Intensive Care Medicine

, Volume 44, Issue 9, pp 1536–1538 | Cite as

Understanding thrombotic microangiopathies in children

  • Bérangère S. Joly
  • X. Long Zheng
  • Agnès VeyradierEmail author
Understanding the Disease
Thrombotic microangiopathy (TMA) is an ultra-rare syndrome. The incidence in children is estimated to be ~ 3.0 cases/10 6 population per year (Fig.  1). Very importantly, TMA belongs to the Thrombocytopenia Associated-Multi Organ Failure (TAMOF) syndromes and, therefore, its diagnosis should be considered in critically-ill children. Thus, intensive care physicians and nurses should be familiar with this rare but specific cause of TAMOF. TMA is life-threatening, resulting from ischemic multi-organ failure and characterised by its diversity and high ICU mortality rate, ~ 20%, despite appropriate treatment [ 1, 2]. The common features for TMA are microangiopathic haemolytic anemia (haemolysis, elevated lactate dehydrogenase, reduced haptoglobin, and fragmentation of red blood cells) and thrombocytopenia. Organ injury, associated with disseminated thrombi in the microcirculation, further supports the diagnosis of TMA. Differential diagnosis includes idiopathic thrombocytopenic purpura (ITP),...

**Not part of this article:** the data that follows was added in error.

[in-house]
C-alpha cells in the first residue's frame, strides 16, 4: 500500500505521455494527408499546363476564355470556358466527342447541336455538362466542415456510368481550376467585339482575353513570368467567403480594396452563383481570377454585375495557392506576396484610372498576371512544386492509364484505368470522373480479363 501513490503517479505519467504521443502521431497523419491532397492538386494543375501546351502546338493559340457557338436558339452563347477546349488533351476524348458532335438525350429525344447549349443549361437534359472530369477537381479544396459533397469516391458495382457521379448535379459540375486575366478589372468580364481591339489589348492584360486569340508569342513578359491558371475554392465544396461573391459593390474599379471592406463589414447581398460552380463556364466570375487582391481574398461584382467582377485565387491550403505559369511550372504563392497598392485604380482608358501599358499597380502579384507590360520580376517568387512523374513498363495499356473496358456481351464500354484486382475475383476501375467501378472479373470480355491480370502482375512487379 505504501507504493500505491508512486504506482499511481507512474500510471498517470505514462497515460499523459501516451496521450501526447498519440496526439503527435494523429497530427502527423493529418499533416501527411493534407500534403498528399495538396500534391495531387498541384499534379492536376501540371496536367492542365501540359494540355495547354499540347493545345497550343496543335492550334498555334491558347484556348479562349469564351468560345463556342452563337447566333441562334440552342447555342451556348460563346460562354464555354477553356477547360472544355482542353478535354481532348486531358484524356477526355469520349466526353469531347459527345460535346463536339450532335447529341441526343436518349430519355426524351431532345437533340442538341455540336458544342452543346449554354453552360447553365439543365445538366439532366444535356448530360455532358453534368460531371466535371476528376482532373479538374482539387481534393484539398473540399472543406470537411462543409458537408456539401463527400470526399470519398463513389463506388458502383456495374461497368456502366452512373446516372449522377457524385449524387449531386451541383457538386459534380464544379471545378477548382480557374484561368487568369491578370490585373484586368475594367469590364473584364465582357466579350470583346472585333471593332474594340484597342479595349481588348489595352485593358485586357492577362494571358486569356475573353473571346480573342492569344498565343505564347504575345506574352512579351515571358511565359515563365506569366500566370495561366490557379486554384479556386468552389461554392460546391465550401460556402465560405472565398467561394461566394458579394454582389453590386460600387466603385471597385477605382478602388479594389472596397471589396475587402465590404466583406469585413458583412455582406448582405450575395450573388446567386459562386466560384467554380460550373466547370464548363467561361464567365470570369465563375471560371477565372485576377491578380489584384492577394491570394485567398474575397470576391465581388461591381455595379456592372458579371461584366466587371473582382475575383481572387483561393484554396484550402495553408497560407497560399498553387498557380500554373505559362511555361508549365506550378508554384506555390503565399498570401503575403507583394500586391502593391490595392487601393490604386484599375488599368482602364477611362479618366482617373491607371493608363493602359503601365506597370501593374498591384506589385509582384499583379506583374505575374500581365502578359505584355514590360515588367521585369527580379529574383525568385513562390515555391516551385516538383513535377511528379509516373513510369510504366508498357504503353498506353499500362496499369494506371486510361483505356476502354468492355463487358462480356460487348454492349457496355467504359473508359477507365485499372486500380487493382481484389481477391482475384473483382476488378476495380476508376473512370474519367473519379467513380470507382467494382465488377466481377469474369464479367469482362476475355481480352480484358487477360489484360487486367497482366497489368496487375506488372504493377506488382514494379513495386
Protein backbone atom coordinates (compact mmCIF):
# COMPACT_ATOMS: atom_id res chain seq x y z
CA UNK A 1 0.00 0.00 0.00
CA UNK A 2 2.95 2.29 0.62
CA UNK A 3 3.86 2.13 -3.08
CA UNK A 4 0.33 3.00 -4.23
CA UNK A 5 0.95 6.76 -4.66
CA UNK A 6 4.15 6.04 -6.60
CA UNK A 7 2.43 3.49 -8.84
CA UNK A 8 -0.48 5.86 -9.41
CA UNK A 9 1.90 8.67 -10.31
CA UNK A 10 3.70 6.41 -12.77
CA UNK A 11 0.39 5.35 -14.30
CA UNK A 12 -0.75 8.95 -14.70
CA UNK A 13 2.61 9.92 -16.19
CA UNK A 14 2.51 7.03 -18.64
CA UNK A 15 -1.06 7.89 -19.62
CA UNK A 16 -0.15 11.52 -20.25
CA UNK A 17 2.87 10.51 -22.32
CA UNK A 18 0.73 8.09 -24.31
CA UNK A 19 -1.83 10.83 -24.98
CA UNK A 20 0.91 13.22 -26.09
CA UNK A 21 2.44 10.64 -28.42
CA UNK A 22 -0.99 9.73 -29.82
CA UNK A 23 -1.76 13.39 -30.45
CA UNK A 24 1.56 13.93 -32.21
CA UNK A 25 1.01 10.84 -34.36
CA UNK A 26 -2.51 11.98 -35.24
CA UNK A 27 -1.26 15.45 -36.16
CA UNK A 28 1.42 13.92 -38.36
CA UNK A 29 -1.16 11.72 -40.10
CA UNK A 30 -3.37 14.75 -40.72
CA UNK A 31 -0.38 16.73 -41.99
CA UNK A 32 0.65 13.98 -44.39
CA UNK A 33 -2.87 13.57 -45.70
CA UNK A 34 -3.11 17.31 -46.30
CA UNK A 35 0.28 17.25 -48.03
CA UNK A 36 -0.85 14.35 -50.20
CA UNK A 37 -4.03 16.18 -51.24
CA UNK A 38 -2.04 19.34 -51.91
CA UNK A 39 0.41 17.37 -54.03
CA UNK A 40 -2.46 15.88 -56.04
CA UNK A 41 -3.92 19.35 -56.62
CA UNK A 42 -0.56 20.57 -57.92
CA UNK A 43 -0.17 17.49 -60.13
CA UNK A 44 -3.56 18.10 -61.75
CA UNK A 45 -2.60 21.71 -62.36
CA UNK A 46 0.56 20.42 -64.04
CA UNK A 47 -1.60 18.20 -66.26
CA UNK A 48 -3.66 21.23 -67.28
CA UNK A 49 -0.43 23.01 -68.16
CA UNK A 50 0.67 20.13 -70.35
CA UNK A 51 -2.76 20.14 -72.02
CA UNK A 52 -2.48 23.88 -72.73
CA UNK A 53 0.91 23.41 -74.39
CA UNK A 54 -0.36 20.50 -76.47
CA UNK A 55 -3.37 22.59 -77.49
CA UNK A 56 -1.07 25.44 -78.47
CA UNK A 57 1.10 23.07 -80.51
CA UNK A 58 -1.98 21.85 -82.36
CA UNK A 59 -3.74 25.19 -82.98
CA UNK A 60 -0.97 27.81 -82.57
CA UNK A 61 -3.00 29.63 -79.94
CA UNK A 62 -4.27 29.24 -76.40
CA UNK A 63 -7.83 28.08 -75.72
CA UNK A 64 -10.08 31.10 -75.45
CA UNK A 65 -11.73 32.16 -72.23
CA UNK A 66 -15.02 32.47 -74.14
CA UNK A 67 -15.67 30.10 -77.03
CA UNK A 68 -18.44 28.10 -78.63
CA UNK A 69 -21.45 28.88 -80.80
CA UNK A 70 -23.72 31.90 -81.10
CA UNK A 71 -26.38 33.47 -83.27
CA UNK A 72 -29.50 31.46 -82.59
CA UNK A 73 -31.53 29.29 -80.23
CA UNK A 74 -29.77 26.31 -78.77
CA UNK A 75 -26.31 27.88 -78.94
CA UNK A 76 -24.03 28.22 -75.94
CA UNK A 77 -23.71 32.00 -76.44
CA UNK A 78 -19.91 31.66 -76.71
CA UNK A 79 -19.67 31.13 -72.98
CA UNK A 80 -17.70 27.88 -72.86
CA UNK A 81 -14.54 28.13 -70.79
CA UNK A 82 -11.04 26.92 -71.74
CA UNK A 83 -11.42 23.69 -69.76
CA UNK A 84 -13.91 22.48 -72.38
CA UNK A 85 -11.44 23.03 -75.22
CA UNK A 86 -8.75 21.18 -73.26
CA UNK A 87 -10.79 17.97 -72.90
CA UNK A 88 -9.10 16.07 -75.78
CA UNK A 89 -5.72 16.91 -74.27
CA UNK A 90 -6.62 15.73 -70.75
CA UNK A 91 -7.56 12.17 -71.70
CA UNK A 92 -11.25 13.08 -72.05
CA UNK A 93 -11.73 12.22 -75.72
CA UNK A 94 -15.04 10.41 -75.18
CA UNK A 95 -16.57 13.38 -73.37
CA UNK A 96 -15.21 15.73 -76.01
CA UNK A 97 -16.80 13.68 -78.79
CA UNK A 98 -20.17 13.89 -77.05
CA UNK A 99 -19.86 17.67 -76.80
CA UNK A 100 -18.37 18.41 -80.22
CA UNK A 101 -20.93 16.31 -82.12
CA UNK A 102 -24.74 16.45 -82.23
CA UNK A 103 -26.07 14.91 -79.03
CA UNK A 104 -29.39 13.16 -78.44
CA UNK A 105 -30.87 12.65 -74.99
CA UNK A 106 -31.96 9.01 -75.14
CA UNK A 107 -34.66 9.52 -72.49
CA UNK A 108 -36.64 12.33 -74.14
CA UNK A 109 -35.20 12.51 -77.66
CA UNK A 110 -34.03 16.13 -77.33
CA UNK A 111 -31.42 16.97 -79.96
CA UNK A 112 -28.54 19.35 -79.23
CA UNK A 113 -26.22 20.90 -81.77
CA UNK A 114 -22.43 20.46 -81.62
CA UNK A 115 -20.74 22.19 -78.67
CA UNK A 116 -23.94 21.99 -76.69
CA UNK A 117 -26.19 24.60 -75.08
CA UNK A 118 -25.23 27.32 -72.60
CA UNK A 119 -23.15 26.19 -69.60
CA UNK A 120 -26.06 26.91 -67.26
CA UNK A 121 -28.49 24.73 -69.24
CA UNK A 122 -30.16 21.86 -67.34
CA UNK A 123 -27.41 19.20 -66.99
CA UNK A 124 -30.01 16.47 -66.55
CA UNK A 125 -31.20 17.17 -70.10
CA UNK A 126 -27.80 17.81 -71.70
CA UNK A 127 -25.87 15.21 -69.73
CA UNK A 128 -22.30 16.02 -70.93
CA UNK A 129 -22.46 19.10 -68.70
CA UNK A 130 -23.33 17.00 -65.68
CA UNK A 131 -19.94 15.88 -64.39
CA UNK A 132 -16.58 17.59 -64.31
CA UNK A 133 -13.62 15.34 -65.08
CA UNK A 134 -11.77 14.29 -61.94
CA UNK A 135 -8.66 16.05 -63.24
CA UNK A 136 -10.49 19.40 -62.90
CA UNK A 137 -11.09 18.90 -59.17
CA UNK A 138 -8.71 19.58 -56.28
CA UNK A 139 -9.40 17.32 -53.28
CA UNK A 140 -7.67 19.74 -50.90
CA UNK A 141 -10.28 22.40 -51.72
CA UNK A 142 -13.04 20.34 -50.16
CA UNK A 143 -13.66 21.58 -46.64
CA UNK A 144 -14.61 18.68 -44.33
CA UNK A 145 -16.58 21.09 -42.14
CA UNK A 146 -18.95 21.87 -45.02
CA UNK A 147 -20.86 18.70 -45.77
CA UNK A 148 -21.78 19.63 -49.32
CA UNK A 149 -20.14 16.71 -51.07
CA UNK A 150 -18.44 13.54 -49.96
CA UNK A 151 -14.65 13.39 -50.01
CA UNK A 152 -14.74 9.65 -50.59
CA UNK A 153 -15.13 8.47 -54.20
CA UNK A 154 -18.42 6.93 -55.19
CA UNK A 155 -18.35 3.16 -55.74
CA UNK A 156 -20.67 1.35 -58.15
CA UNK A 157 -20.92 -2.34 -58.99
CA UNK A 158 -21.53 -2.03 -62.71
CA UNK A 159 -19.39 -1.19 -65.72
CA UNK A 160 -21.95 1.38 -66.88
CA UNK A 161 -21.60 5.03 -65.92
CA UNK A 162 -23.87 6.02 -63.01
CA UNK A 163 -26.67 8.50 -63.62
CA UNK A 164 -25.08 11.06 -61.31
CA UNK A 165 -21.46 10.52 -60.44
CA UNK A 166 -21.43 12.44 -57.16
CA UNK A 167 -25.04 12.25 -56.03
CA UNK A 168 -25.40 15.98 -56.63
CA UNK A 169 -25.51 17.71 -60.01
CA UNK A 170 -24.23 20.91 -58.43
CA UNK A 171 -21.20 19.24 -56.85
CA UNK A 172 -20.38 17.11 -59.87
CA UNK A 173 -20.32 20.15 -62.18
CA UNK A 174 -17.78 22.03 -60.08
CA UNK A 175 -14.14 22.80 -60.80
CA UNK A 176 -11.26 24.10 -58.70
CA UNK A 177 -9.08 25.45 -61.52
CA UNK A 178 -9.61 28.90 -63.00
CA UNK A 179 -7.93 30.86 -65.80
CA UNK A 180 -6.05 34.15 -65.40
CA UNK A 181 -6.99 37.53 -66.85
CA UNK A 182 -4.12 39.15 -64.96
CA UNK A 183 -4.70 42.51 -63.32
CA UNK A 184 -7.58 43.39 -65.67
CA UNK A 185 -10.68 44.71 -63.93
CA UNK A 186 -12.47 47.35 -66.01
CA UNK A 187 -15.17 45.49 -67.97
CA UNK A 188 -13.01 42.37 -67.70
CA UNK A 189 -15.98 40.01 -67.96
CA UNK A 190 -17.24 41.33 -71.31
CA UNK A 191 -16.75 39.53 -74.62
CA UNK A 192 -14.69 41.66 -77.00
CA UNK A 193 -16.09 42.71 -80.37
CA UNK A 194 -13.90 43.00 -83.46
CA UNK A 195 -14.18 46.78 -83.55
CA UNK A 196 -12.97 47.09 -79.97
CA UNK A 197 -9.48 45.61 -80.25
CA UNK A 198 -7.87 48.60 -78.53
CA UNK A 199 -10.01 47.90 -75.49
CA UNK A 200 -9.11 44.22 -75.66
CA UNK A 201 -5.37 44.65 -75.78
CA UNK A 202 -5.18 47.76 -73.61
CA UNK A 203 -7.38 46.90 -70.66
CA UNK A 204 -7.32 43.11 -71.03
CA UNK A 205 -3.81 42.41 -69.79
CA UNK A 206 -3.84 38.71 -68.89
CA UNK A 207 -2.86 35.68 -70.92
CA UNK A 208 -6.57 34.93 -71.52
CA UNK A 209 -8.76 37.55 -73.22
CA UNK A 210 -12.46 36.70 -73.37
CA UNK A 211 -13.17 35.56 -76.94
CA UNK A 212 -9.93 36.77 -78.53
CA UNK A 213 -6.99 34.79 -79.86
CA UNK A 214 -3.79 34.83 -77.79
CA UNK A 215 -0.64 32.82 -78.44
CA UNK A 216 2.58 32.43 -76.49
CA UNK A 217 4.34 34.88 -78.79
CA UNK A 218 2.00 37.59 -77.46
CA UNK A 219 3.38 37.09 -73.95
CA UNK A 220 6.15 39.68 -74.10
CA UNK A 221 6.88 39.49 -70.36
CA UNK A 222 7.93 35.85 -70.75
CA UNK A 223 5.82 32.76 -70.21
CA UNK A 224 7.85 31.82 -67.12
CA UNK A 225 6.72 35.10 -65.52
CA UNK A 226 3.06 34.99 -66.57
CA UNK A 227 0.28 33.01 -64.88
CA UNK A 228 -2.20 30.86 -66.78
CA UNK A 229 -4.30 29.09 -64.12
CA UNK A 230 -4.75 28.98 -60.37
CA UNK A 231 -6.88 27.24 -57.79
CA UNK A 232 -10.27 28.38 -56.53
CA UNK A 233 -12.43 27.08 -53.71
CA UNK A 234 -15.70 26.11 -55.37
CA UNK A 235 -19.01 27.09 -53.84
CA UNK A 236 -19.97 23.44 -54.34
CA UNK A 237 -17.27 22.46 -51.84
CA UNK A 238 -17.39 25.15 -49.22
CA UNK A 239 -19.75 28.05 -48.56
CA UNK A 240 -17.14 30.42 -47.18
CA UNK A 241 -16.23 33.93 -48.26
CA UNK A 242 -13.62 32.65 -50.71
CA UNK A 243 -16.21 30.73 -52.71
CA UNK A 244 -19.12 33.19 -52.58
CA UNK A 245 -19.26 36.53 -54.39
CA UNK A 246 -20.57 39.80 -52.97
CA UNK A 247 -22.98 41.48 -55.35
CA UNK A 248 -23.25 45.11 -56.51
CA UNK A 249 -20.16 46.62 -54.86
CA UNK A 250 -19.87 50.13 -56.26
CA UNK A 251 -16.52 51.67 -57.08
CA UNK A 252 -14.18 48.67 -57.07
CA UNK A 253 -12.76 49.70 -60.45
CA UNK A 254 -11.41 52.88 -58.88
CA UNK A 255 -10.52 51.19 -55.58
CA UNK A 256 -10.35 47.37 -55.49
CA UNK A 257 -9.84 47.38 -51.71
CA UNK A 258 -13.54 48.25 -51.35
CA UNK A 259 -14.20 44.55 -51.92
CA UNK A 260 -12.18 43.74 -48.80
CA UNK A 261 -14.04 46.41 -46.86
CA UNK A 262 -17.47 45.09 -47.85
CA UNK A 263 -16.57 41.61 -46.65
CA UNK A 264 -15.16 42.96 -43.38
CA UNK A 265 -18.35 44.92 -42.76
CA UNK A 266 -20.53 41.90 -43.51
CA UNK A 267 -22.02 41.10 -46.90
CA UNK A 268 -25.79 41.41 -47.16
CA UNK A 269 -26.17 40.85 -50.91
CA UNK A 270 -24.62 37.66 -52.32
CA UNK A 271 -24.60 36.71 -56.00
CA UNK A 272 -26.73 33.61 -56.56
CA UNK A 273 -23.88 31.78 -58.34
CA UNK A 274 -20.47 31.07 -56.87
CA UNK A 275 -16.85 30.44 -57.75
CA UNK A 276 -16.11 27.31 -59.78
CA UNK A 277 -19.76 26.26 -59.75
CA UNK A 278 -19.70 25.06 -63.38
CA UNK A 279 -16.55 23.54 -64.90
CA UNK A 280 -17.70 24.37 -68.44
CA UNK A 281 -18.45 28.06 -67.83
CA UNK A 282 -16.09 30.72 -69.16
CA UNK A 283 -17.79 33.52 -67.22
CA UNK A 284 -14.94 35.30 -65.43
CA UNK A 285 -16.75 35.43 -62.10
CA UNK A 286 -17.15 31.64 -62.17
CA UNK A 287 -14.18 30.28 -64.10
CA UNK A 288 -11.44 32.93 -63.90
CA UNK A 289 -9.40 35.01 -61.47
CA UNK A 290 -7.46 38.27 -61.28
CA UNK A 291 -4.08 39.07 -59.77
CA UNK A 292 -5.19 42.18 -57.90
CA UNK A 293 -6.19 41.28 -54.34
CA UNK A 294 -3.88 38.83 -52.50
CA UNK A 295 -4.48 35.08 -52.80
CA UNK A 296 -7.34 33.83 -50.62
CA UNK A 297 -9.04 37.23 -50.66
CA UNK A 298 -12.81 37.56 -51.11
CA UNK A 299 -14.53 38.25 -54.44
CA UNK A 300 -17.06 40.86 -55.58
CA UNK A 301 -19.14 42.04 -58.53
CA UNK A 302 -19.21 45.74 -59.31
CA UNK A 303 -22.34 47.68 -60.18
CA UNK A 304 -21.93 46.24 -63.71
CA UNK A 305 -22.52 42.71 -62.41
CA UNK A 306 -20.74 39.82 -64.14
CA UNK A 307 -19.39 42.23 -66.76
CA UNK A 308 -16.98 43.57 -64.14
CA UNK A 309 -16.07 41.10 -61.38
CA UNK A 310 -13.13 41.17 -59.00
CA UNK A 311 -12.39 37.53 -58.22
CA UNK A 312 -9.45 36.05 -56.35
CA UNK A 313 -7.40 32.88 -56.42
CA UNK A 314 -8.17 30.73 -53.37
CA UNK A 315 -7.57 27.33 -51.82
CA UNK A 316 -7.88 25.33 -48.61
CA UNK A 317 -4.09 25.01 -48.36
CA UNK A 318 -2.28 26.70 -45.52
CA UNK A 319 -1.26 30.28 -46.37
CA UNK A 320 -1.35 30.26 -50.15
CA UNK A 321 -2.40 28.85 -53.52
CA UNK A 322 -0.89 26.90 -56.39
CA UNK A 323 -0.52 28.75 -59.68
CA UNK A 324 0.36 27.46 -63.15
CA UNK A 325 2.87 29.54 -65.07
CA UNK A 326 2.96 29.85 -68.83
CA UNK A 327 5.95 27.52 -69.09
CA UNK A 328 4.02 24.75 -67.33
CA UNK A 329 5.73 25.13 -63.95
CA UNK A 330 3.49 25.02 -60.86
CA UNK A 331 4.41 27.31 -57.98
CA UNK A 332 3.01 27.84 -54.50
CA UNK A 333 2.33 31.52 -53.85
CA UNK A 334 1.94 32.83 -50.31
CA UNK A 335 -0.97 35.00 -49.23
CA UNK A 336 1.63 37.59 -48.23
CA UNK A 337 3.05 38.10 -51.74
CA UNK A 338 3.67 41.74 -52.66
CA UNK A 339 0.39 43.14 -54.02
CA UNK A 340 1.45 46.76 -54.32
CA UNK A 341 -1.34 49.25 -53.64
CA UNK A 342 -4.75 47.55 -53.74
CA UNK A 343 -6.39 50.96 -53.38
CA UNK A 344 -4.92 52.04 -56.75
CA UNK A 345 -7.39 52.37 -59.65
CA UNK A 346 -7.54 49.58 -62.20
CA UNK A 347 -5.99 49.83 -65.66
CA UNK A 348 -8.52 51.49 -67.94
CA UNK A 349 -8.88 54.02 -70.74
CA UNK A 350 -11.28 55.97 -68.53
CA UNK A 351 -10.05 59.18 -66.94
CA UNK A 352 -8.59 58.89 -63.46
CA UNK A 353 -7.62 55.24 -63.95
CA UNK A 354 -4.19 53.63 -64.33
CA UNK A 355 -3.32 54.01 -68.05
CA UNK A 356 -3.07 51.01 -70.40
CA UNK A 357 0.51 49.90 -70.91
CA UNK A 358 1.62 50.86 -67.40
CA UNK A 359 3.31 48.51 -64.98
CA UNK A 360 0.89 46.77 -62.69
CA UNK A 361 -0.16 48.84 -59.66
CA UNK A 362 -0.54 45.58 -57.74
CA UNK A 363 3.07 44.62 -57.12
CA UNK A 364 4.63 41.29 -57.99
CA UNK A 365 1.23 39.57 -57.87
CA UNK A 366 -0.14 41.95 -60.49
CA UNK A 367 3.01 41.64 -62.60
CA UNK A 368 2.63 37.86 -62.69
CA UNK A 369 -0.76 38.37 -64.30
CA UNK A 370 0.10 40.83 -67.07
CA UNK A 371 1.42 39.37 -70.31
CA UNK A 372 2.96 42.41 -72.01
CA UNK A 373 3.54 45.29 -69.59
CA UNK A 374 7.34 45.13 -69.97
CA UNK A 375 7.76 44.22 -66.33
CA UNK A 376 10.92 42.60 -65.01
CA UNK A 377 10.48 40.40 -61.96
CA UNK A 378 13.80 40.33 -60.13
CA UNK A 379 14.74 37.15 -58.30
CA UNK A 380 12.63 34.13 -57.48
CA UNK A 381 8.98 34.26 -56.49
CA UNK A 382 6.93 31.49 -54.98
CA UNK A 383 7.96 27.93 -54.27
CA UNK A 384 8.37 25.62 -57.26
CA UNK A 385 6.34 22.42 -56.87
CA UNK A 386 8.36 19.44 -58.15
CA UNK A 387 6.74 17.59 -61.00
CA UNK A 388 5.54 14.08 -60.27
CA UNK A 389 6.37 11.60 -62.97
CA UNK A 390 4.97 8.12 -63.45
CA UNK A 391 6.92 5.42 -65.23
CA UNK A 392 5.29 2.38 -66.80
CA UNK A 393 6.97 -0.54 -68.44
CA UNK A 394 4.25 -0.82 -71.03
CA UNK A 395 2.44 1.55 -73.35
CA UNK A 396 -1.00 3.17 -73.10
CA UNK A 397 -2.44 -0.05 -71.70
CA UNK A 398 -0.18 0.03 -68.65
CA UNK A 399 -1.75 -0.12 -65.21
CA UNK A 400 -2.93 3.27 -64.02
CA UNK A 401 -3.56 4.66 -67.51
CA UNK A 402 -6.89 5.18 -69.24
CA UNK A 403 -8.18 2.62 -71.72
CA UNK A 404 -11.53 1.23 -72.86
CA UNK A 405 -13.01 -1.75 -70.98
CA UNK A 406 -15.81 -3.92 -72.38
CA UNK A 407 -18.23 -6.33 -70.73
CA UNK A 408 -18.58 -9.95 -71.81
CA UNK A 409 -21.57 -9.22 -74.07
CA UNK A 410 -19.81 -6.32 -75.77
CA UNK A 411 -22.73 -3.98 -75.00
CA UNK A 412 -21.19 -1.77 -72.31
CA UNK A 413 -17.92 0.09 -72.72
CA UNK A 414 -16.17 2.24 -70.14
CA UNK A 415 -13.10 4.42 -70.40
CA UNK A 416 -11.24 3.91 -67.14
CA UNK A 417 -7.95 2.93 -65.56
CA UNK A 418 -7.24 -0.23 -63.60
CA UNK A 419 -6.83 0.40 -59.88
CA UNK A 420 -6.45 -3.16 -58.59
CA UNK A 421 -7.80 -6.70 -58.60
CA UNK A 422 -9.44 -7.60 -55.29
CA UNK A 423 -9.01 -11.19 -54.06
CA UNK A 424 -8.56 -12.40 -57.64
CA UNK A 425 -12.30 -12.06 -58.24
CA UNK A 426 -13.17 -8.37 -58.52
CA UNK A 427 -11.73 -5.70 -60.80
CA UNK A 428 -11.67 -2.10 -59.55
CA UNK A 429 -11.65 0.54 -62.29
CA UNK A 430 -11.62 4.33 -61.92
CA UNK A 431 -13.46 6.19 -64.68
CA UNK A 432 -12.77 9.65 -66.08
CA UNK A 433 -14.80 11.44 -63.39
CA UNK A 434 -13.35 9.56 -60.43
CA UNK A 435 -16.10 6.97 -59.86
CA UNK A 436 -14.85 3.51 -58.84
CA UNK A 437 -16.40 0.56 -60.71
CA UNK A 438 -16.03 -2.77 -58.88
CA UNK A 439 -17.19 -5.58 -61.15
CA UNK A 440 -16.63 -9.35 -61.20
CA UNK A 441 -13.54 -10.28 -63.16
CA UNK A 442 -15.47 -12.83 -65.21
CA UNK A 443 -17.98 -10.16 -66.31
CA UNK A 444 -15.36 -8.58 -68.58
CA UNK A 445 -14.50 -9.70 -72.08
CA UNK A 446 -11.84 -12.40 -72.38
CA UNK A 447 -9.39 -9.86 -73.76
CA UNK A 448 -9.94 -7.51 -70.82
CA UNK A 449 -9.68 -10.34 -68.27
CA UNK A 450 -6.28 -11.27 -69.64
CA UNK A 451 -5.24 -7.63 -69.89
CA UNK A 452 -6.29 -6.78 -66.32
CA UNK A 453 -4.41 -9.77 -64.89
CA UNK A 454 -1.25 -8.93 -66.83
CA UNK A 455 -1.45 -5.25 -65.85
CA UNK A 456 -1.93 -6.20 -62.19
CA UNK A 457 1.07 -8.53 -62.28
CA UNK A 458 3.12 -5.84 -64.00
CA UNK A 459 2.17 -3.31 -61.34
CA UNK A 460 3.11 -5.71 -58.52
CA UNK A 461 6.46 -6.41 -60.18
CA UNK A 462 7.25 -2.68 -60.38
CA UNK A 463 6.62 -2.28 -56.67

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Conflicts of interest

BSJ is recipient of the MaRIH research grant Alexion 2016; AV is a member of the French Advisory board on Caplacizumab (Ablynx); XLZ is a consultant for Ablynx and a member of the speakers’ bureau for Alexion.


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Copyright information

© Springer-Verlag GmbH Germany, part of Springer Nature and ESICM 2018

Authors and Affiliations

  • Bérangère S. Joly
    • 1
    • 2
  • X. Long Zheng
    • 3
  • Agnès Veyradier
    • 1
    • 2
    Email author
  1. 1.Service d’hématologie biologique and EA3518-Institut universitaire d’hématologie, Groupe Hospitalier Saint Louis-Lariboisière Assistance Publique – Hôpitaux de ParisUniversité Paris DiderotParisFrance
  2. 2.French National Reference Centre for Thrombotic MicroAngiopathiesAssistance Publique – Hôpitaux de ParisParisFrance
  3. 3.Division of Laboratory Medicine, Department of PathologyThe University of Alabama at BirminghamBirminghamUSA

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